"First, the formation of a group of American bankers to make a loan or loans and to consist of representatives from different parts of the country.

"Second, an assurance on the part of the bankers that they will cooperate with the Government and follow the policies outlined by the Department of State.

"Third, submission of the names of the banks who will compose the group for approval by the Department of State.

"Fourth, submission of the terms and conditions of any loan or loans for approval by the Department of State.

"Fifth, assurances that, if the terms and conditions of the loan are accepted by this Government and by the Government to which the loan is made, in order to encourage and facilitate the free intercourse between

21 Foreign Relations, 1913, p. 191.

22 New York Times, Nov. 17, 1916.

American citizens and foreign States which is mutually advantageous, the Government will be willing to aid in every way possible and to make prompt and vigorous representations and to take every possible step to insure the execution of equitable contracts made in good faith by its citizens in foreign lands."

The Department stated that negotiations were in progress with the governments of Great Britain, Japan and France to secure their cooperation and the participation by bankers of their countries in equal parts in any loan which may be made.28

In the correspondence, which has now been published, leading up to the agreement between the State Department and the bankers,24 it appears that the latter informed Secretary Lansing that it would be necessary "if now and after the war we are successfully to carry out the responsibilities imposed upon us by our new international position, that our Government should be prepared in principle to recognize the change in our international relations, both diplomatic and commercial, brought about by the war," and they expressed the conviction that no Chinese loan could be placed in this country "unless the Government would be willing at the time of issue to make it clear to the public that the loan is made at the suggestion of the Government." Mr. Lansing replied, on July 9, 1918, that "with the consequent expansion of our interests abroad there must be considered also the element of risk which sometimes enters into the making of loans to foreign governments and which is always inseparable from investments in foreign countries where reliance must be placed on the borrowers' good faith and ability to carry out the terms of the contract. This Government realizes fully that condition." In the same letter, however, Mr. Lansing said that "this Government would be opposed to any terms or conditions of a loan which sought to impair the political control of China or lessened the sovereign rights of that Republic." Later, in response to a specific request of the British Foreign Office as to the meaning of this statement, Mr. Lansing explained, in a memorandum of October 8, 1918, that it "had reference only to the future activities of the American group" and "that the United States Government did not mean to imply that foreign control of the collection of revenues or other specific security by mutual consent would necessarily be objectionable, nor would the appointment under the terms of some specific loan of a foreign adviser."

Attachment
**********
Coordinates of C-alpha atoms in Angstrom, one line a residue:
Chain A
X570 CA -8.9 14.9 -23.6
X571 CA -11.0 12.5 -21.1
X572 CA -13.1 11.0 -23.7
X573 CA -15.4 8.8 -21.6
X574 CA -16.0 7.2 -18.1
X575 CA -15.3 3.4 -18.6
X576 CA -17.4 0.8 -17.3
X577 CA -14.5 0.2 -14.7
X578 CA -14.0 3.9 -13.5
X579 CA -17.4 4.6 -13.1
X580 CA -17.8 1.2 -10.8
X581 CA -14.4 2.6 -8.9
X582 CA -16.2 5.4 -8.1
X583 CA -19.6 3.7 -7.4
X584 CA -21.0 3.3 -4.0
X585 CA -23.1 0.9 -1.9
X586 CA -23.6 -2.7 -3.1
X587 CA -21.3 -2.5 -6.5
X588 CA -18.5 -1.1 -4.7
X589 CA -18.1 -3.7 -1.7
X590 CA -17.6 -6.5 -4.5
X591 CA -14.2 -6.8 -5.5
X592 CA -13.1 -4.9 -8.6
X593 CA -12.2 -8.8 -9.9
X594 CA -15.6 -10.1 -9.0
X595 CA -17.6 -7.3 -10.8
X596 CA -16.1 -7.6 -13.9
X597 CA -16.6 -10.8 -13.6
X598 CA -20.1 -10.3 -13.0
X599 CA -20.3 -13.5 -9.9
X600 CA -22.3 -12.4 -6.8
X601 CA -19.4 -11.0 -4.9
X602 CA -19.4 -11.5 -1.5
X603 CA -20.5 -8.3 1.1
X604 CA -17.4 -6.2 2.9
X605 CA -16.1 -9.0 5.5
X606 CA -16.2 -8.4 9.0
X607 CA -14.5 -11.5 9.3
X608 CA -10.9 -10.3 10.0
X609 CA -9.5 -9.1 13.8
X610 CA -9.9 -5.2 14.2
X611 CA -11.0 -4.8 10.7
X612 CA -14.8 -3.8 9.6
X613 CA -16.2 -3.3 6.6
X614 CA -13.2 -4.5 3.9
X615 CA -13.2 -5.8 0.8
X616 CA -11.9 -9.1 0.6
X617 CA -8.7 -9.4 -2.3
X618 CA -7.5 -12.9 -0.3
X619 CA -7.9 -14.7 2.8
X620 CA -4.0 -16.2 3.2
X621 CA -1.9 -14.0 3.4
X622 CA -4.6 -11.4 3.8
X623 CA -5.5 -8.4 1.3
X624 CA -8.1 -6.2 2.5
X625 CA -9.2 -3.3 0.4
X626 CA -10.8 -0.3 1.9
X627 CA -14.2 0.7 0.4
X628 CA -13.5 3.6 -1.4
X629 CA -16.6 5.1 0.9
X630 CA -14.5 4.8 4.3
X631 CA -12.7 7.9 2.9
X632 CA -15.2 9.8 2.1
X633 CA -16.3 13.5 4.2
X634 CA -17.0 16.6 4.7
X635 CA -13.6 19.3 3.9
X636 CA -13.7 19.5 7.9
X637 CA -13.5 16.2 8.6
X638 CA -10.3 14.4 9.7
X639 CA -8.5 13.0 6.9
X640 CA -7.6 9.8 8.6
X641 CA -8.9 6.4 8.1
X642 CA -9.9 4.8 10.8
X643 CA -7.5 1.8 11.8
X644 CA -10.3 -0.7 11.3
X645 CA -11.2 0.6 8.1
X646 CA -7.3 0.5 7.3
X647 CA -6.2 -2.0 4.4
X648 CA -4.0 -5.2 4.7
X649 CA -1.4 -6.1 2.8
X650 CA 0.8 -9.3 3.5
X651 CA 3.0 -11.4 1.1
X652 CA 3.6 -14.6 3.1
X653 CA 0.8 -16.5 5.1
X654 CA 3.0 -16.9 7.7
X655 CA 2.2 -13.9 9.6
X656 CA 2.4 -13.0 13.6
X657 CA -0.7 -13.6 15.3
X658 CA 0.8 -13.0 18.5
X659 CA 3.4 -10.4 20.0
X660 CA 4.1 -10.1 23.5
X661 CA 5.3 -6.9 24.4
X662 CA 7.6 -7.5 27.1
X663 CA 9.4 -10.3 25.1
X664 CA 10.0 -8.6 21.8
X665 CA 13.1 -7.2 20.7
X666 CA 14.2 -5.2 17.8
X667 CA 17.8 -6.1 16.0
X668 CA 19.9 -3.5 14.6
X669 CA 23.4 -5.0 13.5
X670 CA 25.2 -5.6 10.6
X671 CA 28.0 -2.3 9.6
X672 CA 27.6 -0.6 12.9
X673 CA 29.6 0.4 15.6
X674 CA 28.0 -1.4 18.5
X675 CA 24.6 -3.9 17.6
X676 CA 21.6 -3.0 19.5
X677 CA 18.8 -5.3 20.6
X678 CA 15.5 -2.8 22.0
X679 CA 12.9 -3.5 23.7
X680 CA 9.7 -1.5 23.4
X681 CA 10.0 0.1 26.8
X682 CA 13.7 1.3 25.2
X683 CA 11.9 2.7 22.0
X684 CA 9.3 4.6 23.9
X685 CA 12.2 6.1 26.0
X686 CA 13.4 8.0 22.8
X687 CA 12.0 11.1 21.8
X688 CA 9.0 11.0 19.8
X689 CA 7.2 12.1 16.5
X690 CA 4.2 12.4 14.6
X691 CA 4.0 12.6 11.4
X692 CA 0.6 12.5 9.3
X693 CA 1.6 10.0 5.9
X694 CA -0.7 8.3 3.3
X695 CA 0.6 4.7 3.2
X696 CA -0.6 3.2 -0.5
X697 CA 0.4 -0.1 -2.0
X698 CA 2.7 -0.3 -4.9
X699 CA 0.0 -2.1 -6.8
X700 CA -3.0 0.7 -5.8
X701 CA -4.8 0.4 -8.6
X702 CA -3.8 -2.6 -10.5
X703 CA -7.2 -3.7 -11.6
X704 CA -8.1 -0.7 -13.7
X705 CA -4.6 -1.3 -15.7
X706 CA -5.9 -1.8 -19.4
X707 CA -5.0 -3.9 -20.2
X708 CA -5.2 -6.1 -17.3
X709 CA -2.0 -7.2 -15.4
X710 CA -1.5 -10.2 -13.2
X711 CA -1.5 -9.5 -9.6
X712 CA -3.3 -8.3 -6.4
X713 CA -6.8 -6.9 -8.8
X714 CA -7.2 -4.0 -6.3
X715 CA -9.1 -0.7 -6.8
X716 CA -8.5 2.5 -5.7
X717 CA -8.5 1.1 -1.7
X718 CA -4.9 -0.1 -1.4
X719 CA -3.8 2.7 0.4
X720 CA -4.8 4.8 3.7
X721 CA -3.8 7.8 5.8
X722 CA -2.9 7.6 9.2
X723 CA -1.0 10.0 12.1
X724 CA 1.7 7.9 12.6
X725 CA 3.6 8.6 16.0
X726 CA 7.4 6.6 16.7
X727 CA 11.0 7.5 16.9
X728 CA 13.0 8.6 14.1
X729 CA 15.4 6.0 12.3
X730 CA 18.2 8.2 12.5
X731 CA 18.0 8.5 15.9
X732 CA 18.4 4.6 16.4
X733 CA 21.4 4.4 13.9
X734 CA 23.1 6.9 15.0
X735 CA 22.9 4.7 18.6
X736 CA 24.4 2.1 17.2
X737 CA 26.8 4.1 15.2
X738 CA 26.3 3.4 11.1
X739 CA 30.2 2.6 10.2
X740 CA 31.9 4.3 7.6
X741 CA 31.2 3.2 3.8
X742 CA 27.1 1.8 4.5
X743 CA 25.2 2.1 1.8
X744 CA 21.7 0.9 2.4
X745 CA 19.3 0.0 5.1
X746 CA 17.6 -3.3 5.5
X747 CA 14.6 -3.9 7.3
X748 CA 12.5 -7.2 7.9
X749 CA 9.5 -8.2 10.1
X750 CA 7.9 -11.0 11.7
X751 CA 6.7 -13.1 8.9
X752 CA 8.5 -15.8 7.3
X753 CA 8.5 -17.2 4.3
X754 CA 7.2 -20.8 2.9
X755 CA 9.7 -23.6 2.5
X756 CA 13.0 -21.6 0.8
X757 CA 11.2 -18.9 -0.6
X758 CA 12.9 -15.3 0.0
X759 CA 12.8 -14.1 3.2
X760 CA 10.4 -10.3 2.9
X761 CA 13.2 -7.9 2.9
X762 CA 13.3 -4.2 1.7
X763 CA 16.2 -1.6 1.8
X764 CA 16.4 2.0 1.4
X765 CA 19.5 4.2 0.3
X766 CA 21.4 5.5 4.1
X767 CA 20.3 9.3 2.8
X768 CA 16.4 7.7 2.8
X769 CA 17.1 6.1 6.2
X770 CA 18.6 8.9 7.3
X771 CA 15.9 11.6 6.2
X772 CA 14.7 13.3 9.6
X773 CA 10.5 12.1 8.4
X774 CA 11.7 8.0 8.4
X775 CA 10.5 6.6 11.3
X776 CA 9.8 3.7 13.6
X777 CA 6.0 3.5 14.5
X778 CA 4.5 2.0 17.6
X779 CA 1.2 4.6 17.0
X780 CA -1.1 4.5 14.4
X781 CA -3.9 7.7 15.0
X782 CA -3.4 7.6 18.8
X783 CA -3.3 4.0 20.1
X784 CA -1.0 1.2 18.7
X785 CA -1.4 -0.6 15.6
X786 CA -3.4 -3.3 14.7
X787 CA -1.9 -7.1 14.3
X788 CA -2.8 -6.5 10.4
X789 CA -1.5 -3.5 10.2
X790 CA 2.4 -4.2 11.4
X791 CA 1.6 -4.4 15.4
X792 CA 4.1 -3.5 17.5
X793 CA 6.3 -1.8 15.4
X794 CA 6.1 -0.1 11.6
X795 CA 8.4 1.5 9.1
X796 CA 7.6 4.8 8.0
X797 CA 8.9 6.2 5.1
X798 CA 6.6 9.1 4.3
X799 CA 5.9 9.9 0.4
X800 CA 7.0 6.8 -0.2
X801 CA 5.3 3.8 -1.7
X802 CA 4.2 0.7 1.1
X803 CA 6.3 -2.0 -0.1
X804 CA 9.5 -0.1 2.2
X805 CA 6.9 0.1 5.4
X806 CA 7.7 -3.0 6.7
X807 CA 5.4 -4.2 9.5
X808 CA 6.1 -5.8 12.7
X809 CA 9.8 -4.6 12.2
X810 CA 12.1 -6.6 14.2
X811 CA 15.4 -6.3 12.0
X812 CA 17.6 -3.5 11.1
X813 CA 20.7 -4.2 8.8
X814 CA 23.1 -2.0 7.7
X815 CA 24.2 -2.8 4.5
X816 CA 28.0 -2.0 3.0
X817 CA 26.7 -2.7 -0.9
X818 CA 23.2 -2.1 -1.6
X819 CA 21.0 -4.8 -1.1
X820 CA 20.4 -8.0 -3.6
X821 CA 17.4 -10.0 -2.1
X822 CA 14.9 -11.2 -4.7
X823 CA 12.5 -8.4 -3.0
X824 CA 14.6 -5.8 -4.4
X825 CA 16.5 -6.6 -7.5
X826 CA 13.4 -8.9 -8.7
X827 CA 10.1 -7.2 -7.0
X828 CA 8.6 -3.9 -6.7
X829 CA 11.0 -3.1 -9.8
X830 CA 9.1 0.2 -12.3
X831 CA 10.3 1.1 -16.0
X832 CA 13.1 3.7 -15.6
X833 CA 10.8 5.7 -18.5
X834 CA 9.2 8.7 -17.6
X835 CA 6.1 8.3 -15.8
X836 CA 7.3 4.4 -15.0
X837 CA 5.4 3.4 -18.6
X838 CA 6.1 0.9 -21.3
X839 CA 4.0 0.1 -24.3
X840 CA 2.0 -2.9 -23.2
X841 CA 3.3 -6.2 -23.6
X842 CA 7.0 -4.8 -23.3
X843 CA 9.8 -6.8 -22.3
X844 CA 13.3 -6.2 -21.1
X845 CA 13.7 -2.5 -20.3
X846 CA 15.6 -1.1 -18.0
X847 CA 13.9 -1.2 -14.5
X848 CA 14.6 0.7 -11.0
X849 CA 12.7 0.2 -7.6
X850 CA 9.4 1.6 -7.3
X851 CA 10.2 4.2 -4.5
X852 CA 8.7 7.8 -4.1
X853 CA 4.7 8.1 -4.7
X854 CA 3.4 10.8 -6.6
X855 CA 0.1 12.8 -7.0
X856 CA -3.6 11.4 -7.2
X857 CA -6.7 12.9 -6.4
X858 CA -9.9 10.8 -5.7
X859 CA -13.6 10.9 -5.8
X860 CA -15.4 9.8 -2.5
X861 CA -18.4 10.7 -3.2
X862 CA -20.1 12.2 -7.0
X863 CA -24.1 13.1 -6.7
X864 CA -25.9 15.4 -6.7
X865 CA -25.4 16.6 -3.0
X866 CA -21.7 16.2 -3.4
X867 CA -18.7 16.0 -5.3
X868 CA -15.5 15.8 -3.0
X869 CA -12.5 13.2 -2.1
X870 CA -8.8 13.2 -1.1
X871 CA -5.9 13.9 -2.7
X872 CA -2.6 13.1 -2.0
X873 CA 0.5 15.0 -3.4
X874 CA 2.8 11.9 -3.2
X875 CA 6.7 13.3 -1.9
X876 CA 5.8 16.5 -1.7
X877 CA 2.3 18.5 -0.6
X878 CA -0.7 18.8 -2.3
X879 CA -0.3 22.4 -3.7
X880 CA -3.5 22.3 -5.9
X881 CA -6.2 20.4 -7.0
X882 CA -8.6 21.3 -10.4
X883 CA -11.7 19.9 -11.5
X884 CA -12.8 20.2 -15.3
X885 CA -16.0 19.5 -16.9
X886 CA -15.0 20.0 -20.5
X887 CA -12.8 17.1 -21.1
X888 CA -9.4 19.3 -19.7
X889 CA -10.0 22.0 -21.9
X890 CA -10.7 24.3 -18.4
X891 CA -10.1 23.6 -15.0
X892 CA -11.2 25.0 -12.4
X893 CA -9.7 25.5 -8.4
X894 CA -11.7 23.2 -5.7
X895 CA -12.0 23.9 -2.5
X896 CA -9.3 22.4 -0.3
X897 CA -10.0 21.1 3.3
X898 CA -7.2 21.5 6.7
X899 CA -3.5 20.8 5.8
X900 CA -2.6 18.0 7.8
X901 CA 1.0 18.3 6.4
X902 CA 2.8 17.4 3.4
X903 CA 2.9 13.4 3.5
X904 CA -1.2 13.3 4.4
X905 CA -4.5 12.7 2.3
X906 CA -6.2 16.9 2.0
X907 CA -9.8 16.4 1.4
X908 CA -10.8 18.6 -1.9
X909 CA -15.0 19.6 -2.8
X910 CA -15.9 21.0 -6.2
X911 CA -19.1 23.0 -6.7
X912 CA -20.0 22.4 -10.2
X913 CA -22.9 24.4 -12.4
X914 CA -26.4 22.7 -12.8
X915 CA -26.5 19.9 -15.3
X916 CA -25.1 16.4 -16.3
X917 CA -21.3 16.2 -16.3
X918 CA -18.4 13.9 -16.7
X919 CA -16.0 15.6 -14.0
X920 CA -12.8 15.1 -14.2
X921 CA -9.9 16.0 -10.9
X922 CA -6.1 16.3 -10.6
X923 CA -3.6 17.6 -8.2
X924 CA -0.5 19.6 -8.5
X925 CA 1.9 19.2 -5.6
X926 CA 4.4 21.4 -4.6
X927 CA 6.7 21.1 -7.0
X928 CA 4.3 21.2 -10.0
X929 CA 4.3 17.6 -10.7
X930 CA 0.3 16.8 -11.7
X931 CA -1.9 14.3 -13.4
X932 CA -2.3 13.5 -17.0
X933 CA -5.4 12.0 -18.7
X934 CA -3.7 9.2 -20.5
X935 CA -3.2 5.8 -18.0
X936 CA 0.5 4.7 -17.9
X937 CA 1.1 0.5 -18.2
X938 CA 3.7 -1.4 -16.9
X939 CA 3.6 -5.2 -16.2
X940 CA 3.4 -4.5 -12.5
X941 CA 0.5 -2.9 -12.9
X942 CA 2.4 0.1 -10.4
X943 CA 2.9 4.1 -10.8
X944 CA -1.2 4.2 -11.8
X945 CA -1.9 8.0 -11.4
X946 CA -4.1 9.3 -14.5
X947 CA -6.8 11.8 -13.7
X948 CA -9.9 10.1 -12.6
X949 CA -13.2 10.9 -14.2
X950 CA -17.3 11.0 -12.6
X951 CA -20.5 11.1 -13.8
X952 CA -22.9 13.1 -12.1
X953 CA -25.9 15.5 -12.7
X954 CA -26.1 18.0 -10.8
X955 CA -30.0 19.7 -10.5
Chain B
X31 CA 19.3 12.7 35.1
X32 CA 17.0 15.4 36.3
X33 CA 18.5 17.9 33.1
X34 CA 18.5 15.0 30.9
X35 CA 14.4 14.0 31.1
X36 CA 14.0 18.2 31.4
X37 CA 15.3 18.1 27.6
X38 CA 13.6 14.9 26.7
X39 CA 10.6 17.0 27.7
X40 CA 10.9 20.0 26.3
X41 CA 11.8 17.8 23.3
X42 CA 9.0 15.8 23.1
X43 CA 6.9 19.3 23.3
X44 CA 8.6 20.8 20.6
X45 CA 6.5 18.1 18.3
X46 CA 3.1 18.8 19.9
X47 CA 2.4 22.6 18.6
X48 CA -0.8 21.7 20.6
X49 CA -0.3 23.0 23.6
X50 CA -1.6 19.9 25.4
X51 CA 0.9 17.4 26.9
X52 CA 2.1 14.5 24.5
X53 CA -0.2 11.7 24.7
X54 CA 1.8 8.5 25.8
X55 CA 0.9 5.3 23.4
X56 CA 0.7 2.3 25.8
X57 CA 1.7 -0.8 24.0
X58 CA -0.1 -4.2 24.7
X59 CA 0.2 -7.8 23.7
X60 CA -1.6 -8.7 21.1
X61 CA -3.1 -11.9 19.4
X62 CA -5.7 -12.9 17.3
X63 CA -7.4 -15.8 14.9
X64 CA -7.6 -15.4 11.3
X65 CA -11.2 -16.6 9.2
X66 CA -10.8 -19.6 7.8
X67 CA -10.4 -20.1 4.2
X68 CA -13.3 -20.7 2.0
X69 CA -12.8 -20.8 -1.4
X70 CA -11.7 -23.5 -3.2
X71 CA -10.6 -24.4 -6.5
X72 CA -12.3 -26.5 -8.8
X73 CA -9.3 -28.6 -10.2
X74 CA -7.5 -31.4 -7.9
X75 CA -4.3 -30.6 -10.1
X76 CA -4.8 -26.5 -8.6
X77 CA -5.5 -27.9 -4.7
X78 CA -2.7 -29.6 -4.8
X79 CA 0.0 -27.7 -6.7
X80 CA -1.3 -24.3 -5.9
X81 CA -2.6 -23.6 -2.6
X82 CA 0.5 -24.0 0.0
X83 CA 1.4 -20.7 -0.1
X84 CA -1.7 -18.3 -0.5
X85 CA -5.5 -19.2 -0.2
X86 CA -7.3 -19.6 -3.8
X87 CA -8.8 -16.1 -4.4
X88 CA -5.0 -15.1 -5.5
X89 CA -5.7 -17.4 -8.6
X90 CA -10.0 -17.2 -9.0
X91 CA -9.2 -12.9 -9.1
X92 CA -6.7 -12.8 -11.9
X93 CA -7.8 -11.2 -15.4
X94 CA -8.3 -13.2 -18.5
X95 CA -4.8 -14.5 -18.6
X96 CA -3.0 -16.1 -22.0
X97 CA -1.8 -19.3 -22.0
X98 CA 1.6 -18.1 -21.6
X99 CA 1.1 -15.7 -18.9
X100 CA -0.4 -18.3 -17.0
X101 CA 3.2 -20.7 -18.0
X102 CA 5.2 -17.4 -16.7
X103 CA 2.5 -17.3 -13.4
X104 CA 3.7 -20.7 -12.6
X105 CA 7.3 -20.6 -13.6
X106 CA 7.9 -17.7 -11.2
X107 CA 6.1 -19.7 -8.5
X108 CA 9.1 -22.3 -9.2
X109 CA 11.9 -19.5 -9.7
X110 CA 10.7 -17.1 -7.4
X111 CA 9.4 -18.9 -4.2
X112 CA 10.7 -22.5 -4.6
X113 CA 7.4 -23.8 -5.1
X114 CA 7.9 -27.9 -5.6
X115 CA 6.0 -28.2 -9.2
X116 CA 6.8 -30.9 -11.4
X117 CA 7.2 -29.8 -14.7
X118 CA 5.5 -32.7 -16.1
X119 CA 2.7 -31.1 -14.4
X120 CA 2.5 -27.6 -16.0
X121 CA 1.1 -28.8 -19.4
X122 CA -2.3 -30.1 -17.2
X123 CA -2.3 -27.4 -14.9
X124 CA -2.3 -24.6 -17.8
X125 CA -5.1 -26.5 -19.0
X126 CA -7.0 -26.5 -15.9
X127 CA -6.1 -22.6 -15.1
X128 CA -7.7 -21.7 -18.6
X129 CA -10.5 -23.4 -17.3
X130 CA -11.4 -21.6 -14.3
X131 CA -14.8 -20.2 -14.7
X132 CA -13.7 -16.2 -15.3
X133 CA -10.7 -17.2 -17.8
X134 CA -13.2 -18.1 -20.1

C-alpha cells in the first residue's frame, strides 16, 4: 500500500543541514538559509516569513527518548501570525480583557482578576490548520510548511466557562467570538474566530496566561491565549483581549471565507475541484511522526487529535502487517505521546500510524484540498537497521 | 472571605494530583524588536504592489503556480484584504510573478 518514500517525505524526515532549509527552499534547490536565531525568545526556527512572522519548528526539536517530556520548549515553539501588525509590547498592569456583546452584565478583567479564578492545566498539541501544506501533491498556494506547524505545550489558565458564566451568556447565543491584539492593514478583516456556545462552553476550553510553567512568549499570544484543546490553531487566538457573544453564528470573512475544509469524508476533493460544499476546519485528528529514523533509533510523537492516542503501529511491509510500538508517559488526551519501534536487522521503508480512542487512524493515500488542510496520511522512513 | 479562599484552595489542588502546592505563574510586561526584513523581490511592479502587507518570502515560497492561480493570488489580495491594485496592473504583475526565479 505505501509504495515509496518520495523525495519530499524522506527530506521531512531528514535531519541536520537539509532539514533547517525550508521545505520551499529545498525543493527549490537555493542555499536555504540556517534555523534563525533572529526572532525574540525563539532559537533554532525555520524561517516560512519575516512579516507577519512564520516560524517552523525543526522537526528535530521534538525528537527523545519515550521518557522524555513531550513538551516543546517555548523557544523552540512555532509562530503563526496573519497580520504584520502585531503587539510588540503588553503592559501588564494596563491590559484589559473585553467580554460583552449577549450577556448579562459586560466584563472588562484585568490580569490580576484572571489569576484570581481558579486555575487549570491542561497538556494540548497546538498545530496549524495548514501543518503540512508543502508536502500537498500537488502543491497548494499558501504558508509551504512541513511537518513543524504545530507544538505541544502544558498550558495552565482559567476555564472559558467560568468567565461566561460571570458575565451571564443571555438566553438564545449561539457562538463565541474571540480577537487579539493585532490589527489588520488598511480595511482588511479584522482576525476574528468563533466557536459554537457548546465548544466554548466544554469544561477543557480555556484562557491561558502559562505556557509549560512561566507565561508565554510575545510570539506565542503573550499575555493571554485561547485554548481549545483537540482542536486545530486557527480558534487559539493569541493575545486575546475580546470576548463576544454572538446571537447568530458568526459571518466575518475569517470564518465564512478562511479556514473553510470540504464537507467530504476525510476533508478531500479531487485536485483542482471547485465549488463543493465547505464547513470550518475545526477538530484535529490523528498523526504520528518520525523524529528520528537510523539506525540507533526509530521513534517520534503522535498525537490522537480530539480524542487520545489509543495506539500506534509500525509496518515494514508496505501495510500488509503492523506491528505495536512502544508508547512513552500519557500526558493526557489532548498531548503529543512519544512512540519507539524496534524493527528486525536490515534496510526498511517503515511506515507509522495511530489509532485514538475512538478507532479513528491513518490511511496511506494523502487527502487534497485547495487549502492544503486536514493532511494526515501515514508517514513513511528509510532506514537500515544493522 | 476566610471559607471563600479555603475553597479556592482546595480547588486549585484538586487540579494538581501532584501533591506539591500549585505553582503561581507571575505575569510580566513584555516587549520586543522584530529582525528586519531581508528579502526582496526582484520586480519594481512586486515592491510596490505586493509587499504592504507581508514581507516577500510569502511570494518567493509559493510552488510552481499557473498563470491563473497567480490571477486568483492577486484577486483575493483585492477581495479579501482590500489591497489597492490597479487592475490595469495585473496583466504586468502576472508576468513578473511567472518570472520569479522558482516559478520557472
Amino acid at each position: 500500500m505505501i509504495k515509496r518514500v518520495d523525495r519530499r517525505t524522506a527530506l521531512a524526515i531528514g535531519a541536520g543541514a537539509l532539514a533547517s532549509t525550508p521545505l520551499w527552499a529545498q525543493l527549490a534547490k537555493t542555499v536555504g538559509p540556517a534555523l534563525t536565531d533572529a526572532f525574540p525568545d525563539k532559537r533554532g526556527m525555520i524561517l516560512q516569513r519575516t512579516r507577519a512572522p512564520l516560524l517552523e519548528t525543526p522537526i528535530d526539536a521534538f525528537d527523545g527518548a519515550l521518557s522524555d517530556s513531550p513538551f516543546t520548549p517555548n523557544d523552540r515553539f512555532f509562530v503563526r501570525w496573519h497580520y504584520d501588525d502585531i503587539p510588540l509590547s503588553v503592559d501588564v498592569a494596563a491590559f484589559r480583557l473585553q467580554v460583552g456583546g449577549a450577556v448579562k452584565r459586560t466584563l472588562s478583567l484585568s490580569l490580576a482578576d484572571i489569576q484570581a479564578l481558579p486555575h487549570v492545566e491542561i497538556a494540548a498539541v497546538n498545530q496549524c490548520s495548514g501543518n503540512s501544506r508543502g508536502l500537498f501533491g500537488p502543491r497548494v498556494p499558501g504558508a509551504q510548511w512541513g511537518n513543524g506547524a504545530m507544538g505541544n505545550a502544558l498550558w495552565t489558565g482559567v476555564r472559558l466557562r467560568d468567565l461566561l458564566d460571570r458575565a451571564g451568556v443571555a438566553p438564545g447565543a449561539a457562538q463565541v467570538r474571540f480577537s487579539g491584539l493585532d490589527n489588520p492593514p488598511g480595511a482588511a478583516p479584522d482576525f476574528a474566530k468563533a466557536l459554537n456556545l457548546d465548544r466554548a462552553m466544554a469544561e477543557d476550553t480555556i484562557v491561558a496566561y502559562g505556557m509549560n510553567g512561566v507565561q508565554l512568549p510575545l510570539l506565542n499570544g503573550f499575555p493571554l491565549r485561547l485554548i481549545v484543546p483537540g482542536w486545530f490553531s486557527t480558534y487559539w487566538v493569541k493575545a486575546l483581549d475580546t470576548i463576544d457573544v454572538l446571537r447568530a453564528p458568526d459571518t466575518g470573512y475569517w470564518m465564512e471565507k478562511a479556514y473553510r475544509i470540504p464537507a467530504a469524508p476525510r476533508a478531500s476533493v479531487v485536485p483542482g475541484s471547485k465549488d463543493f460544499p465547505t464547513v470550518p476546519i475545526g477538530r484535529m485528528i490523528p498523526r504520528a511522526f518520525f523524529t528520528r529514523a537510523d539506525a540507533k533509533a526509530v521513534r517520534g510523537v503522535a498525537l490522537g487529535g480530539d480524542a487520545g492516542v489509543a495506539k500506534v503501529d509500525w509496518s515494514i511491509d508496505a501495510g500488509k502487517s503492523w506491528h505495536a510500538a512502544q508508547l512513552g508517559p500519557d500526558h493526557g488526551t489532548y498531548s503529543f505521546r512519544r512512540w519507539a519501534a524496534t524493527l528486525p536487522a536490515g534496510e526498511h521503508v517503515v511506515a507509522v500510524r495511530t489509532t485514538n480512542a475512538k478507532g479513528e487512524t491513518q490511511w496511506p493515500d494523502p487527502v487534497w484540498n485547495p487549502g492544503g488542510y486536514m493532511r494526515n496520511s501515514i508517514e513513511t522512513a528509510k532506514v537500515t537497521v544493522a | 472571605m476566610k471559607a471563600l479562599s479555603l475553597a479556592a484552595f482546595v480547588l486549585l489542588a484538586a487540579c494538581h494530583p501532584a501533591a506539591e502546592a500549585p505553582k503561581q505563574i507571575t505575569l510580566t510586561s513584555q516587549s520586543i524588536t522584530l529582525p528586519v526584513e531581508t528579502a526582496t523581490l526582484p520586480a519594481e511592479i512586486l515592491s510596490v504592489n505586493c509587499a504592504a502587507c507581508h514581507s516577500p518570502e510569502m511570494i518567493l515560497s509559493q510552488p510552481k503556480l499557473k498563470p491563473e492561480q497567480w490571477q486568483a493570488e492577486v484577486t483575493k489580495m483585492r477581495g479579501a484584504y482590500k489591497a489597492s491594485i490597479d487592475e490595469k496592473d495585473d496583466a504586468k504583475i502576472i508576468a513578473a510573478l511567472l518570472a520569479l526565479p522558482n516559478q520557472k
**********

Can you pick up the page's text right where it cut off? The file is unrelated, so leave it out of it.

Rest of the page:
23 New York Times, July 30, 1918, p. 13.

2<The documents were made public by the State Departemnt on March 30, last, but their bulkiness forbade their textual reprinting. They have now been issued by the Carnegie Endowment for International Peace in a pamphlet of 78 printed pages, in an information series published upon questions relating to the Conference on the Limitation of Armament and Problems of the Pacific. Pamphlet No. 40, Division of International Law.

The proposals of Secretary Lansing for the formation of the consortium met with the approval of the British, French and Japanese Governments, and the negotiation by the international bankers of the terms of the consortium took place at Paris coincident with the meeting of the Peace Conference. A draft agreement was drawn up on May 12, 1919 and submitted for the approval of the respective governments. Two obstacles arose, however, which prevented the prompt approval of the draft bankers' agreement.

The first obstacle related to the measure of diplomatic support to be accorded to the banking groups by their respective governments. The draft agreement recited that the groups "are entitled to the exclusive diplomatic support of their respective governments." In Mr. Lansing's memorandum of October 8,1918, outlining his plan to the other governments, he stated that it was intended to include in the membership of the national groups all financial firms of good standing interested in administrative and industrial loans to China and that the interested governments should withhold their support from independent financial operations without previous governmental agreement. Mr. Lansing stated that thirty-one banks representative of all sections of the country had joined the American group. The British Foreign Office, in its note of March 17, 1919, accepted this proposal and offered exclusive support to the British group on condition that it was enlarged in such a manner as to render it sufficiently representative of the financial houses of good standing interested in Chinese loans to prevent criticism on the ground of exclusiveness.